Rolling The Dice On City Pensions

City fiscal watchdog John Marshall Lee (BEACON2 here on OIB) is probably smiling right now. For the past year he has researched, prodded, poked through city financial records issuing a number of essays about the city’s dubious pension future. Is anyone listening? Check out this column from CT Post scribe MariAn Gail Brown:

Listen. Pay close attention. Close your eyes and let your ears do their job. Follow these simple instructions and you’ll hear it: the sound of ticking.

This is not some biological clock. It’s the countdown to the day Bridgeport looks in its coffers and finds there’s no money to pay several hundred cops and firefighters their promised pensions. No moolah. The cupboard is bare. This day is coming for real in the very near future. This is no “Chicken Little” tale. It’s a ticking time bomb that nobody has the cojones to defuse.

The situation Bridgeport faces is that absent some spectacular market turnaround and robust hike in the city’s contribution to Pension Plan A, in a couple of years, probably less than a decade, as the vested cops and firefighters retire, the city won’t be able to pay them all they’re owed.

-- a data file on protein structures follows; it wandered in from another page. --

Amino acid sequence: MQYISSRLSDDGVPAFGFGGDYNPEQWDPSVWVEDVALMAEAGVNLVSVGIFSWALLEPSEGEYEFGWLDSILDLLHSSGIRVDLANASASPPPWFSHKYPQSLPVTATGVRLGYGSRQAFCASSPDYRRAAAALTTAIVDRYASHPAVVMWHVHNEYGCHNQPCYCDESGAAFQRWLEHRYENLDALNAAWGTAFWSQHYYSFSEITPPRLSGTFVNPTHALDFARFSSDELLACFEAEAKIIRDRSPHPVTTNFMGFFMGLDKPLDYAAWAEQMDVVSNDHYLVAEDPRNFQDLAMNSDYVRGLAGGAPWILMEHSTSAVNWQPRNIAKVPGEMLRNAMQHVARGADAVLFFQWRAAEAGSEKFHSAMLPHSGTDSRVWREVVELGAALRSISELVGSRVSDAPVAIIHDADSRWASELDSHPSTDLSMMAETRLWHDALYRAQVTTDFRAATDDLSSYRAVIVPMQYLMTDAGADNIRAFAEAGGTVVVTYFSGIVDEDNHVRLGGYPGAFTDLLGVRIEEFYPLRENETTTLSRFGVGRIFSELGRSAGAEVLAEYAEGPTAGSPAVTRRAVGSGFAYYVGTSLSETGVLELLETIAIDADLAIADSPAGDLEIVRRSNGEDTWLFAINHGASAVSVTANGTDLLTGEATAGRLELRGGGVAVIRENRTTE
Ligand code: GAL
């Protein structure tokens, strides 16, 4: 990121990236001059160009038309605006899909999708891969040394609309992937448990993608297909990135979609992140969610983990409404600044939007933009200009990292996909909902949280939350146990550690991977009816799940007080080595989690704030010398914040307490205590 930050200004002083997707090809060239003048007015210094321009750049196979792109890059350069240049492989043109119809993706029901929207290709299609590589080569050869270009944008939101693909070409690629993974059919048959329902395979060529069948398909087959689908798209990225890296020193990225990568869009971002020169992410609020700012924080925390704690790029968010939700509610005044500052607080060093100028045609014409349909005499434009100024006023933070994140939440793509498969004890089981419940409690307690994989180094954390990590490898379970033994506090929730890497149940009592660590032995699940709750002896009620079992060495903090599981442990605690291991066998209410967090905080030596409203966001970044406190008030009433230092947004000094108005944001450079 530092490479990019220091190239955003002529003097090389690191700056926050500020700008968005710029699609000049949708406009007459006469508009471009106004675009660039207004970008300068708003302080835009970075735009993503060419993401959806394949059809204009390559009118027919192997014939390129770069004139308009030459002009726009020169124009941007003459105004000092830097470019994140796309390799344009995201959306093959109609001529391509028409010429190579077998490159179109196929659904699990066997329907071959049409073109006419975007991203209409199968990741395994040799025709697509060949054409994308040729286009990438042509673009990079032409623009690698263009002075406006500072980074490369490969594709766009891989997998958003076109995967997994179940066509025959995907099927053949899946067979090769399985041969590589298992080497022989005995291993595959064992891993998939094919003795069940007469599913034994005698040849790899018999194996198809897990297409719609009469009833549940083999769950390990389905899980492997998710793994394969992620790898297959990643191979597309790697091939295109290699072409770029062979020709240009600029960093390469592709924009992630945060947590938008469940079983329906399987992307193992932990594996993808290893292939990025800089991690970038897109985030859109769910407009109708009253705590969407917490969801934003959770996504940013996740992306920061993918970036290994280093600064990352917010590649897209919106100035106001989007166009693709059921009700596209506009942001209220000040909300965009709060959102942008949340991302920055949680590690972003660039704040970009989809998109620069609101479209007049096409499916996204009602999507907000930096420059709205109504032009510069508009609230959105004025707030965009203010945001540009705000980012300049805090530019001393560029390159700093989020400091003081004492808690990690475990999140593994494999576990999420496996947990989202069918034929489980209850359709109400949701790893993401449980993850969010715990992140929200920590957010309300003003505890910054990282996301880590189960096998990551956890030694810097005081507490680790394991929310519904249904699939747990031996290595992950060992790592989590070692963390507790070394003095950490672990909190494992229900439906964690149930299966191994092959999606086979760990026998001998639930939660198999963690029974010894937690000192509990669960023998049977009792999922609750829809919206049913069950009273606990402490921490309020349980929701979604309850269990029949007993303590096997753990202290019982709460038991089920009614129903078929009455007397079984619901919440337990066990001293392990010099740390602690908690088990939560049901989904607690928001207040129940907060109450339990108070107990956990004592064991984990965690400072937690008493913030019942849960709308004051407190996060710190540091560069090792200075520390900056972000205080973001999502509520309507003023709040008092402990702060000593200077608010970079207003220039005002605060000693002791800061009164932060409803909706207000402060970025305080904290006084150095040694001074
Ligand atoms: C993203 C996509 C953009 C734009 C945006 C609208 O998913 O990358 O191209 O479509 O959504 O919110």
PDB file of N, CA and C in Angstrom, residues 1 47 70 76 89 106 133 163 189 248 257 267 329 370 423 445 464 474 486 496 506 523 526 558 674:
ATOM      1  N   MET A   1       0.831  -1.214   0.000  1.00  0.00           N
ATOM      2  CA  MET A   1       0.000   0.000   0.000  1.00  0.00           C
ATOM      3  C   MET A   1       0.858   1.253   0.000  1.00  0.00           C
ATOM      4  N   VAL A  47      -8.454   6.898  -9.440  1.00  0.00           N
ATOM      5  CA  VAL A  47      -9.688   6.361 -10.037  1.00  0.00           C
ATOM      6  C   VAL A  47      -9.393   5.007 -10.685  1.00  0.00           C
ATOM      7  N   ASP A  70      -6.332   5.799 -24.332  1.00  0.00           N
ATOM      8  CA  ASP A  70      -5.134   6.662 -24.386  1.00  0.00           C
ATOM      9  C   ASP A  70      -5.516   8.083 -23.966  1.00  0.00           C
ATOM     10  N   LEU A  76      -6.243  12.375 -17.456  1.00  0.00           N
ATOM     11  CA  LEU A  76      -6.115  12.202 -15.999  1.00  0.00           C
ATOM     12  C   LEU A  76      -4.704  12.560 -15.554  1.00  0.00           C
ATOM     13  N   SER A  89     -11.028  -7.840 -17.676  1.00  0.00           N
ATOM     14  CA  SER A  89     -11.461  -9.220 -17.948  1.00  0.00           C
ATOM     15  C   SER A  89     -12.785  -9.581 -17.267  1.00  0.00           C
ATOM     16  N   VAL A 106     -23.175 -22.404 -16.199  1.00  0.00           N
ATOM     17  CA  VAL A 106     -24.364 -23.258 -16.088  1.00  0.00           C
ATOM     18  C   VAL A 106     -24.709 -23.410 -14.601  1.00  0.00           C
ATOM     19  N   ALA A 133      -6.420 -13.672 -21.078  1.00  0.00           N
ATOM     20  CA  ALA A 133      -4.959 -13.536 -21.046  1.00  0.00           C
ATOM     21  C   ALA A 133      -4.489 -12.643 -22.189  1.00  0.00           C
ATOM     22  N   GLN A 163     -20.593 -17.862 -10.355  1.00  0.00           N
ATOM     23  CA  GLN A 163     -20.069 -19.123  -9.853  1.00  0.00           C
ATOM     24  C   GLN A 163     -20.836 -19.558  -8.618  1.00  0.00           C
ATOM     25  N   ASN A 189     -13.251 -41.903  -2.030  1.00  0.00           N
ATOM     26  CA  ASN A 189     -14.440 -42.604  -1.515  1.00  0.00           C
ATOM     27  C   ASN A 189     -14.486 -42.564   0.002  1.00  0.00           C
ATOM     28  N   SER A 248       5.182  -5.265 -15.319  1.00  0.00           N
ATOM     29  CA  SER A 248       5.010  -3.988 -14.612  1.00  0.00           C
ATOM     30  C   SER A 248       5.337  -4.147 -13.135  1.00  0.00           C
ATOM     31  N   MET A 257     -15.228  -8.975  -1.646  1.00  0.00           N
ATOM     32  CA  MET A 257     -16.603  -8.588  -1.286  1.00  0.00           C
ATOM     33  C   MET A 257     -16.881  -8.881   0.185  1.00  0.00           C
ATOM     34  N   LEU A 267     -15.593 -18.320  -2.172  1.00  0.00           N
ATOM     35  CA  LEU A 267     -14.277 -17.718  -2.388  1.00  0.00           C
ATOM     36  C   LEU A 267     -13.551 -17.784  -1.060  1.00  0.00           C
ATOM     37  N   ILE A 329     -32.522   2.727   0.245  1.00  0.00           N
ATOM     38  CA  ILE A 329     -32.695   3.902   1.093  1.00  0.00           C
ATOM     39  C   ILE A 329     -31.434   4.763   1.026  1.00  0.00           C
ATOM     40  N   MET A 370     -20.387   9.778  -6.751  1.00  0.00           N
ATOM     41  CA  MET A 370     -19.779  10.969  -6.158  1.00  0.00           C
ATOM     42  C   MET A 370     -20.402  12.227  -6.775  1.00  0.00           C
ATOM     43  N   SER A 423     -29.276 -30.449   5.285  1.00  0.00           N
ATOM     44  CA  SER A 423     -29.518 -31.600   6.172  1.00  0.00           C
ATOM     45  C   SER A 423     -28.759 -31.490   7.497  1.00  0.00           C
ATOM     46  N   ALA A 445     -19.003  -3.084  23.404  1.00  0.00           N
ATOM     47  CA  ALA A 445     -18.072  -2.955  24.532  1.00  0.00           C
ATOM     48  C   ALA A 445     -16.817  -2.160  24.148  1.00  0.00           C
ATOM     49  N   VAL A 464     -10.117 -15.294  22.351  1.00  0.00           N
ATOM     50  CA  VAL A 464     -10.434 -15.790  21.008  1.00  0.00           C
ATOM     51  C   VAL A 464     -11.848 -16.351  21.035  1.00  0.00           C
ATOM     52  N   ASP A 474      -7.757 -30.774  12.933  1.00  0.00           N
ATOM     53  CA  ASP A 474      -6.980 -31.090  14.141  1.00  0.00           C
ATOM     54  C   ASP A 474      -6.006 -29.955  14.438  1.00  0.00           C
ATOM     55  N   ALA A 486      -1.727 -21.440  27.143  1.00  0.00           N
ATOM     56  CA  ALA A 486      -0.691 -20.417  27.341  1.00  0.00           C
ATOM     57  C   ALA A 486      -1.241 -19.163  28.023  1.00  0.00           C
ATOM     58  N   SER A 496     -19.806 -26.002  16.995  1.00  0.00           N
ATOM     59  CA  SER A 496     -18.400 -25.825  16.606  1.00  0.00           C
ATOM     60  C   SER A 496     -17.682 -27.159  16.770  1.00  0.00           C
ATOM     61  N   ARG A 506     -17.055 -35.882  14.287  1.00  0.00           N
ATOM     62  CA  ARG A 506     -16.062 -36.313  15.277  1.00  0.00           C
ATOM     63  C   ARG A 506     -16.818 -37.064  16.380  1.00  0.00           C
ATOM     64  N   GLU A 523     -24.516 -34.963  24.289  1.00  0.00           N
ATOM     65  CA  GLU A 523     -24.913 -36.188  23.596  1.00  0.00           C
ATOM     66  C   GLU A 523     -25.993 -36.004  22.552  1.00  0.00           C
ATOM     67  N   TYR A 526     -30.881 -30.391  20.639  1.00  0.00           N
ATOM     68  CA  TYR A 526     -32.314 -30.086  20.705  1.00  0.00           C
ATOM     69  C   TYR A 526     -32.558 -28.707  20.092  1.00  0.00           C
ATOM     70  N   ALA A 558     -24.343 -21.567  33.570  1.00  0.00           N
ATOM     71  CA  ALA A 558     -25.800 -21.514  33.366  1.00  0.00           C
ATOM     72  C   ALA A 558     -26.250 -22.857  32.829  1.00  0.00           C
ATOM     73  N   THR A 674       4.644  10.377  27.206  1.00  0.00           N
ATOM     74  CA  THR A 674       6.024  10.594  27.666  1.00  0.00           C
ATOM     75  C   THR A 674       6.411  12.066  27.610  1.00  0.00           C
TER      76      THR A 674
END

Bridgeport Mayor Bill Finch didn’t create this nightmare. He’s done some–but not nearly enough–to ease it. He’s certainly done much more than his predecessor, John Fabrizi. Still, some might argue Finch actually has made it worse by adopting a “Kick-the-Can” approach, foisting a mammoth monetary monsoon on taxpayers down the line. Yes, he inherited it from his predecessors who made certain decisions that in hindsight are dumb–such as underfunding pensions and making risky investments. Had the tech bubble not burst, however, this fund might be in a good position and Bridgeport’s former mayors hailed as financial geniuses.

The investment strategy of selling pension obligation bonds advanced by the Ganim administration a decade ago that Finch now criticizes was one he supported as a member of the Bridgeport City Council. This is known as a flip flop. And politicians do this a lot.

The mayor takes credit for “holding down taxes” and making “necessary tough decisions.”

Necessary tough decisions, eh? This is comical. Running to the General Assembly, not once, but twice to plea for a special dispensation so the city can pay way less than its rightful contribution toward its police and firefighter Pension A Plan does not constitute making a “necessary tough decision.” This fiscal year, the city will pay $7.2 million into a fund that it ought to contribute $20 million toward.

State law requires municipal pensions are funded at 75 percent. Bridgeport’s Pension A hovers at less than 50 percent.

In 2009, Finch convinced state lawmakers to exempt the city for two years from having to make any contributions to those pensions, a move that saved Bridgeport $4.5 million that fiscal year and about $32 million over the next two fiscal years. This year, the Legislature and the governor agreed to extend that exemption for a longer period, in return for certain minimum payments to the plan.